Coeliac disease linked to weaning in winter, Swiss research
Swedish researchers have discovered where and when a person is born can either increase or decrease their chances of developing Coeliacs disease.
Published in Volume 101, Issue 8, of the Archives of Disease in Childhood, the scientists studied almost 2 million Swedish children to discover those born in Spring, Summer and Autumn had 10 per cent more of a chance as being diagnosed as Coeliac.
Children born in the south of Sweden, where the sunlight in spring and summer can be strong, are more likely to develop the disease than those born in the northern part of Sweden.
Risk of Coeliac disease was consistently higher among girls than it was among boys for all time periods and seasons.
How could the time and place of birth increase the likeliness of developing coeliac disease?
Although the studying is observational, the scientists suspect more children born in the spring and summer develop Coeliac’s disease as they are more likely to be weaned and introduced to gluten during autumn or winter, a time characterised by exposure to seasonal viral infections.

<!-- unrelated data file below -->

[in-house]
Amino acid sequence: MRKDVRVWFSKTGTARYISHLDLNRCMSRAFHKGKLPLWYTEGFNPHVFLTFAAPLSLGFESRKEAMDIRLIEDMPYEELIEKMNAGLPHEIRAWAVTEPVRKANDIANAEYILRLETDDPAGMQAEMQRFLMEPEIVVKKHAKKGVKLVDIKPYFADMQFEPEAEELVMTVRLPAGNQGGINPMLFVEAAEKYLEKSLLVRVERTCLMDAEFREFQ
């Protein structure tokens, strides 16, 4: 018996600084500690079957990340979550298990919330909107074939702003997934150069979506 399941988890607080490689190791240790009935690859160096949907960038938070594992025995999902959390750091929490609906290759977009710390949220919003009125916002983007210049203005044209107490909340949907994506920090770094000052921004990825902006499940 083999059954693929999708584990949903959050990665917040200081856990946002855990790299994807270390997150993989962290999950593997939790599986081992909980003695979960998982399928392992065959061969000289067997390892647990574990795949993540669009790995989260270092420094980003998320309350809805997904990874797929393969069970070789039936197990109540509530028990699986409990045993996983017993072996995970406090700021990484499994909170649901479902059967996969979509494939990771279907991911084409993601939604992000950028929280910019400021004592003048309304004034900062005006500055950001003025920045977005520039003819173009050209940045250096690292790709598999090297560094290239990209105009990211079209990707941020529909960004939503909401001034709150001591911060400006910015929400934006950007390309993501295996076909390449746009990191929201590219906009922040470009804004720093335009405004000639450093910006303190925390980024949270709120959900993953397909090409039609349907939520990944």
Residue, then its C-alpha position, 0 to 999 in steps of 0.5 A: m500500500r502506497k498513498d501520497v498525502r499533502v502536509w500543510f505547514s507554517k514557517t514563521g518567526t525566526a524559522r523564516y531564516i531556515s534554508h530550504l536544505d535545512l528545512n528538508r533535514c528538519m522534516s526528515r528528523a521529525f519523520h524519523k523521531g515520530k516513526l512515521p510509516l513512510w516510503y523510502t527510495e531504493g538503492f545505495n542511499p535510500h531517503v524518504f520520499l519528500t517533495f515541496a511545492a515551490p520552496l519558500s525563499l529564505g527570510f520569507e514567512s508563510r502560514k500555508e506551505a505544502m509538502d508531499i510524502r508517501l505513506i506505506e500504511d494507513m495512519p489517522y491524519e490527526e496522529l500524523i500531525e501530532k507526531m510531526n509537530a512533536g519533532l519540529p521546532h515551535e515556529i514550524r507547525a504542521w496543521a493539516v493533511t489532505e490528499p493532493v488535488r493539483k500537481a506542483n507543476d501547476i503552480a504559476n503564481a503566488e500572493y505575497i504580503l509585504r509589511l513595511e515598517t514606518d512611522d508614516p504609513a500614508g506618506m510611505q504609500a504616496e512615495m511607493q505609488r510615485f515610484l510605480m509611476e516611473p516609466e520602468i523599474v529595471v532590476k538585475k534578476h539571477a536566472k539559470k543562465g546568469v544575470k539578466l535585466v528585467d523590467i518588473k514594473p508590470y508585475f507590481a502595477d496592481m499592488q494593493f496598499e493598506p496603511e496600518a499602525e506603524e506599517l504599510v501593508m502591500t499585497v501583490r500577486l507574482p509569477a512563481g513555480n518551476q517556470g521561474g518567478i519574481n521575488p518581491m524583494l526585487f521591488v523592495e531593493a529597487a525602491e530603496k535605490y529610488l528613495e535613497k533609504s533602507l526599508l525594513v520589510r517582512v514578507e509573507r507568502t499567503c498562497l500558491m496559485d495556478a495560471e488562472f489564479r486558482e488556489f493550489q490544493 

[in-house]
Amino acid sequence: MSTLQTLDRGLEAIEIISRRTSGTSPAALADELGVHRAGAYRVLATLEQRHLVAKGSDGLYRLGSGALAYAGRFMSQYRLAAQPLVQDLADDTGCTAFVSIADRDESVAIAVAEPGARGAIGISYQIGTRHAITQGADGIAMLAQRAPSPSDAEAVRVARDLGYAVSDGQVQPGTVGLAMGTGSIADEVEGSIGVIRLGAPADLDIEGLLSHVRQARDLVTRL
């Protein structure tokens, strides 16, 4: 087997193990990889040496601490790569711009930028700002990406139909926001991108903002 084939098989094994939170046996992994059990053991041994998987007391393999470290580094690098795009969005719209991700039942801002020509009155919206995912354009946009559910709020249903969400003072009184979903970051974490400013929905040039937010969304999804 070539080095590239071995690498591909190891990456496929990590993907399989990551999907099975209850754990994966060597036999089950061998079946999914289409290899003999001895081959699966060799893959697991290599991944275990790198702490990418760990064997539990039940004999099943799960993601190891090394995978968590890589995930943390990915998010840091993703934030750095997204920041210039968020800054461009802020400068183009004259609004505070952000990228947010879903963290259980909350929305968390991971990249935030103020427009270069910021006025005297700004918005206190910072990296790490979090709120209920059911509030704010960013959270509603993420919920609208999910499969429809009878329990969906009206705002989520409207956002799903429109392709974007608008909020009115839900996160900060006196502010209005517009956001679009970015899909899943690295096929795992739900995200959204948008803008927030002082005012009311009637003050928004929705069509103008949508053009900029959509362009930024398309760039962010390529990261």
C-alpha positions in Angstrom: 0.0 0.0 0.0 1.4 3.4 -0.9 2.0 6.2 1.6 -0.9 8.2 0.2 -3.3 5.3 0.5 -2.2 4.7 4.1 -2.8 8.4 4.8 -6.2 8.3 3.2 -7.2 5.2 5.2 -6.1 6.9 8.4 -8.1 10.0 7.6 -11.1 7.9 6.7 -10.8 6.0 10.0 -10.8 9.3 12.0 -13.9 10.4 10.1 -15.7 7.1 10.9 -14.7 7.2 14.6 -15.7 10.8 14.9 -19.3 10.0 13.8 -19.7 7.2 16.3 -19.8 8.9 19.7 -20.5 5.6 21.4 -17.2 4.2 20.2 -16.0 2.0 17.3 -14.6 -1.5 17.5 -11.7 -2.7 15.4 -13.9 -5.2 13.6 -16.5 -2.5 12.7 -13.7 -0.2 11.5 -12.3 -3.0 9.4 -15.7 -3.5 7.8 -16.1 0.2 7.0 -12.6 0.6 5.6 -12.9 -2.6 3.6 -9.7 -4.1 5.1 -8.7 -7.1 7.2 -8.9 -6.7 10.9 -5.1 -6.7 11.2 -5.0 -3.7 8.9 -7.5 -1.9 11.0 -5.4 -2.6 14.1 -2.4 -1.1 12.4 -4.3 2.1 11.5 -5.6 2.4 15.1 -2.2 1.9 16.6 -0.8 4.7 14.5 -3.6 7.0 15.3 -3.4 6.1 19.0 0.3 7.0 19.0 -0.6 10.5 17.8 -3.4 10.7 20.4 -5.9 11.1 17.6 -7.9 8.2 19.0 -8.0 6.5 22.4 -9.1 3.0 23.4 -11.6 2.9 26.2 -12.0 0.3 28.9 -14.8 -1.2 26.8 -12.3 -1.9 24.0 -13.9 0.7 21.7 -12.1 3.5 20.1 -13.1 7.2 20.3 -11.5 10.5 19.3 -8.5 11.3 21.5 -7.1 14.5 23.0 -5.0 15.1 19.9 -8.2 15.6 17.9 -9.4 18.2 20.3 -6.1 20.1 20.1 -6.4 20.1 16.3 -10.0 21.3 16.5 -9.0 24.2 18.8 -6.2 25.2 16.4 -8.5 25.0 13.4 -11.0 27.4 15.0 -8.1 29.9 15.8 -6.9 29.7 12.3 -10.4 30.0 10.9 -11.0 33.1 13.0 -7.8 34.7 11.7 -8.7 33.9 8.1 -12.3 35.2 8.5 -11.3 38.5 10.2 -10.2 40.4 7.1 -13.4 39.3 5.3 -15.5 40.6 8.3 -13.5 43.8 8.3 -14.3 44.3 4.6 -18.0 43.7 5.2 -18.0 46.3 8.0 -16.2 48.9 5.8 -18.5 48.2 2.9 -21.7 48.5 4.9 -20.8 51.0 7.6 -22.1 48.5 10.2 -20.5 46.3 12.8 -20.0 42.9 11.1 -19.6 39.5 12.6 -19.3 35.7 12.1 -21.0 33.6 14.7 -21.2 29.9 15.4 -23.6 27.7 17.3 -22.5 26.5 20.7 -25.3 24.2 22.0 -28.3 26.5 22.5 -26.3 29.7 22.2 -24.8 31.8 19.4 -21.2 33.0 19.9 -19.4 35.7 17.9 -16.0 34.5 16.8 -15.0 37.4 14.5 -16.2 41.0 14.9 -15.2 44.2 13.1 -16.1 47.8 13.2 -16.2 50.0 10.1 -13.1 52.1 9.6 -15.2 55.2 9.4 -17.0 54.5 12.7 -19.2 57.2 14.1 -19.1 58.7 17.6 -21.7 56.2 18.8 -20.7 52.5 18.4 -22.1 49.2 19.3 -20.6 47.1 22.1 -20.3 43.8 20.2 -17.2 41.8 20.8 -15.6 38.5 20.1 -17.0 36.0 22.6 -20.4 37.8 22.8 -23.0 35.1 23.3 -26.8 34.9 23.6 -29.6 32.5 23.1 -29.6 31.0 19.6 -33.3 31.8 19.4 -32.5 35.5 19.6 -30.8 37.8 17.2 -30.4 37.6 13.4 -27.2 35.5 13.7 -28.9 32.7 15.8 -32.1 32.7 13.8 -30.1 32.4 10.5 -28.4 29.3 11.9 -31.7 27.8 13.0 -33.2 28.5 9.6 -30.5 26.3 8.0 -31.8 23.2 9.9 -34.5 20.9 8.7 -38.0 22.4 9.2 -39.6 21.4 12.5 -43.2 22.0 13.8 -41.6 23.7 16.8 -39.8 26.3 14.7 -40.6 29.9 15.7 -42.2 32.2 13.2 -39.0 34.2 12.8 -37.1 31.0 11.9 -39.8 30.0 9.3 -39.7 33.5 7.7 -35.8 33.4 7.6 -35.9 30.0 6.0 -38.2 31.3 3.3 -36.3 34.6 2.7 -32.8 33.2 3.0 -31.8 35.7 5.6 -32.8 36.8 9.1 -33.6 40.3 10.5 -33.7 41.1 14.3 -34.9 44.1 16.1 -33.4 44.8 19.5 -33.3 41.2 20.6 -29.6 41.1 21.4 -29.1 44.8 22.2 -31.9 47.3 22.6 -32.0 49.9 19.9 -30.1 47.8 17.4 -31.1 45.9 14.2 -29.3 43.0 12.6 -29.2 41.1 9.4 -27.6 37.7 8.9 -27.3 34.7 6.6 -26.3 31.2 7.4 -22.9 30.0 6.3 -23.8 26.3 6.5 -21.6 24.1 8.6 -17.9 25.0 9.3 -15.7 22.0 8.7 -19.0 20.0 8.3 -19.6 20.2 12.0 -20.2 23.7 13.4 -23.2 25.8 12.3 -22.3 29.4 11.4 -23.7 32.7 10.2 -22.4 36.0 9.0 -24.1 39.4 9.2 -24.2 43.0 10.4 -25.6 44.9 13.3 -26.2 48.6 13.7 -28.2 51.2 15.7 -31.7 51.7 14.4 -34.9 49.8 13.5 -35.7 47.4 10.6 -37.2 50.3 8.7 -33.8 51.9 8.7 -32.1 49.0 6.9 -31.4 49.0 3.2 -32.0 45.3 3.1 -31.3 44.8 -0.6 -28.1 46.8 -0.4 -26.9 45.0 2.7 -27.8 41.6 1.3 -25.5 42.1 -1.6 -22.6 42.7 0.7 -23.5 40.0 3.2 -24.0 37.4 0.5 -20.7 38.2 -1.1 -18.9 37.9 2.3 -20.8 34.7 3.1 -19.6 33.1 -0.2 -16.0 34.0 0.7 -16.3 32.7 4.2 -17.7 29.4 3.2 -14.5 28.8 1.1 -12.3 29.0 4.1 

“Viral infections alter intestinal bacteria and increase the permeability of cells lining the gut, which could prompt the development of coeliac disease,” the scientists said.
Low levels of vitamin D have also previously been linked to immune related diseases, such as multiple sclerosis, inflammatory bowel disease, and type 1 diabetes.
“A remaining possible link to sunlight and vitamin D is that pregnant women who give birth in spring have the lowest levels of vitamin D during late gestation when important programming and development of the foetal immune system takes place,” the researchers suggest.